The San Juan Daily Star
Wall St slips on recession worries after weak economic data
Wall Street’s main indexes slipped on Tuesday as evidence of a cooling economy exacerbated worries of a recession, with investor bets shifting in favor of a pause in the Federal Reserve’s interest rate hikes in May.
U.S. job openings in February dropped to the lowest level in nearly two years, suggesting that the labor market was cooling while factory orders fell for a second straight month.
Stocks were volatile after both the sets of data, which were in focus to gauge the strength of the economy and for clues on future interest rate hikes after a recent banking crisis.
Recent data on Monday had also pointed to weakening U.S. manufacturing activity.
“There is a lot of concern out there already because of the problems that the banks have experienced and the potential tightening of credit,” said Robert Pavlik, senior portfolio manager at Dakota Wealth in Fairfield, Connecticut.
“You combine that with weaker economic data and all of a sudden the Fed is pushed off to the back page and economic data is brought to the front page.”
Sectors closely tied to the economy such as industrials, materials and energy were the top losers on the S&P 500.
Defensive stocks such as healthcare and utilities, considered to hold up better during an economic slowdown, were among the few major sectors in the green.
Traders’ bets are tilted toward a pause by the Fed in May, with odds of a 25-basis point rate hike at 39.8%, compared with nearly 60% before the data, according to CME Group’s Fedwatch tool.
Despite the day’s declines, S&P 500 and the tech-heavy Nasdaq have gained nearly 7% and 16% so far in 2023, steadying from their worst annual drop last year since the 2008 financial crisis.
At 11:41 a.m. ET, the Dow Jones Industrial Average was down 214.15 points, or 0.64%, at 33,387.00, the S&P 500 was down 22.74 points, or 0.55%, at 4,101.77, and the Nasdaq Composite was down 55.37 points, or 0.45%, at 12,134.08.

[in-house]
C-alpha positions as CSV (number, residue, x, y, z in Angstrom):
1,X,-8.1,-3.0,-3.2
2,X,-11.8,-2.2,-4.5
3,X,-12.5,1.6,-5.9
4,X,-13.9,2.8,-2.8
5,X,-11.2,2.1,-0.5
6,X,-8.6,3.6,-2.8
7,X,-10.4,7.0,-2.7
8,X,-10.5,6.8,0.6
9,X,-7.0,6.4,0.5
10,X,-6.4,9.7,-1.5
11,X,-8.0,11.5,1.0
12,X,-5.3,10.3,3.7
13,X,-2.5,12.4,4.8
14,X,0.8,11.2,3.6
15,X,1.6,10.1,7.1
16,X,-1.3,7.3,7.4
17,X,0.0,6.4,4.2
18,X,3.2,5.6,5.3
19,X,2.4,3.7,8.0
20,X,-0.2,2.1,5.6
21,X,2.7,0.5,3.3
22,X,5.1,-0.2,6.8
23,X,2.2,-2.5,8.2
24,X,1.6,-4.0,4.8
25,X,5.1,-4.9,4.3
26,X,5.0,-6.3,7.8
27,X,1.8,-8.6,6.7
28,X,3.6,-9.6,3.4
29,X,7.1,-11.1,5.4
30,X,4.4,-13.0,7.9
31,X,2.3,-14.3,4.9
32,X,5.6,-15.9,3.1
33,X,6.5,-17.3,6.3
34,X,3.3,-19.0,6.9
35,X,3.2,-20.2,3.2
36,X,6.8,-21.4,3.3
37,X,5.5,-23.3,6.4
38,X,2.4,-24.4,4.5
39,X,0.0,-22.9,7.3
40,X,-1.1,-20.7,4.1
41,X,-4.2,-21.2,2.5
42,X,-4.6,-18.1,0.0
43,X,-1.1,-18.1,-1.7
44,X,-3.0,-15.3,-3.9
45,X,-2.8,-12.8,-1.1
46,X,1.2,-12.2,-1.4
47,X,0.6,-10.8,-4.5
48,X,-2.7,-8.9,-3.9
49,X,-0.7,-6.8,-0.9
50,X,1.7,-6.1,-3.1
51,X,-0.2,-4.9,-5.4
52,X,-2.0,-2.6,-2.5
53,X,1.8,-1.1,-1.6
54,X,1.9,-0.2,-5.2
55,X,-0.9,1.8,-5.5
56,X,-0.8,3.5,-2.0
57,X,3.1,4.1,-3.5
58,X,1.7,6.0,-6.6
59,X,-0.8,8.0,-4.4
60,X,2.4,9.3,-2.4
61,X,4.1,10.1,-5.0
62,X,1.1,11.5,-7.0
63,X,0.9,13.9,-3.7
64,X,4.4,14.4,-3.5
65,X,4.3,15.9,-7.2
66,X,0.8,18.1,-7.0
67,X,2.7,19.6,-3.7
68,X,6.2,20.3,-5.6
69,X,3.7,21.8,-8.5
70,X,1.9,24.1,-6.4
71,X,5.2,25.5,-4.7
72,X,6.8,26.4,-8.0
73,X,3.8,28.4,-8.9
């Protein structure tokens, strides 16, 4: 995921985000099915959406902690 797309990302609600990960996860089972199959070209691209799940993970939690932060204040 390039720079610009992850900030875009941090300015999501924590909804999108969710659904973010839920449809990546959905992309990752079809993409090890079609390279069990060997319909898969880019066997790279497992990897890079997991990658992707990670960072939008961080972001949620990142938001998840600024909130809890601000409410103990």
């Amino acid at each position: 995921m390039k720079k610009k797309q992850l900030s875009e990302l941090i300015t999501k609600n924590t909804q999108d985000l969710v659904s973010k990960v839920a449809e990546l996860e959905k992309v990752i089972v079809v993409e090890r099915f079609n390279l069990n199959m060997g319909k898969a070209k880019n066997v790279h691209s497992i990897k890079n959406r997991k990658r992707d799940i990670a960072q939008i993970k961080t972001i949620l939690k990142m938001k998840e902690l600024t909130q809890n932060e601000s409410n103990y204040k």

Among stocks, Virgin Orbit Holdings Inc tanked 23.4% after the satellite launch company filed for Chapter 11 bankruptcy on failing to secure long-term funding.
AMC Entertainment Holdings Inc shares tumbled 22.3% after the movie theater chain said it agreed to settle litigation and proceed with converting its preferred stock into common shares.
Shares of Digital World Acquisition Corp fell 7.9% after the SPAC linked to former U.S. President Donald Trump delayed the filing of its annual financial report.
Declining issues outnumbered advancers for a 2.82-to-1 ratio on the NYSE and a 2.51-to-1 ratio on the Nasdaq.
The S&P index recorded 12 new 52-week highs and no new low, while the Nasdaq recorded 53 new highs and 169 new lows.
In crypto currencies, Bitcoin last fell 0.91% to $28,094.00.
US consumer spending rose moderately in February, and while inflation cooled, it remained elevated enough to possibly allow the Federal Reserve to raise interest rates one more time this year.
Additional data showed US consumer sentiment fell for the first time in four months in February on concerns of an impending recession, although the impact of the recent banking crisis was muted, reported Reuters. Expectations for a 25 basis point rate hike at its May meeting dipped to about 50%, with no hike seen to be just as likely.
However, Boston Federal Reserve President Susan Collins said the inflation data doesn’t alter the Fed’s monetary policy path yet, while New York Fed President John Williams said financial conditions will be a key contributor to his thinking about what’s next for central bank interest rate policy.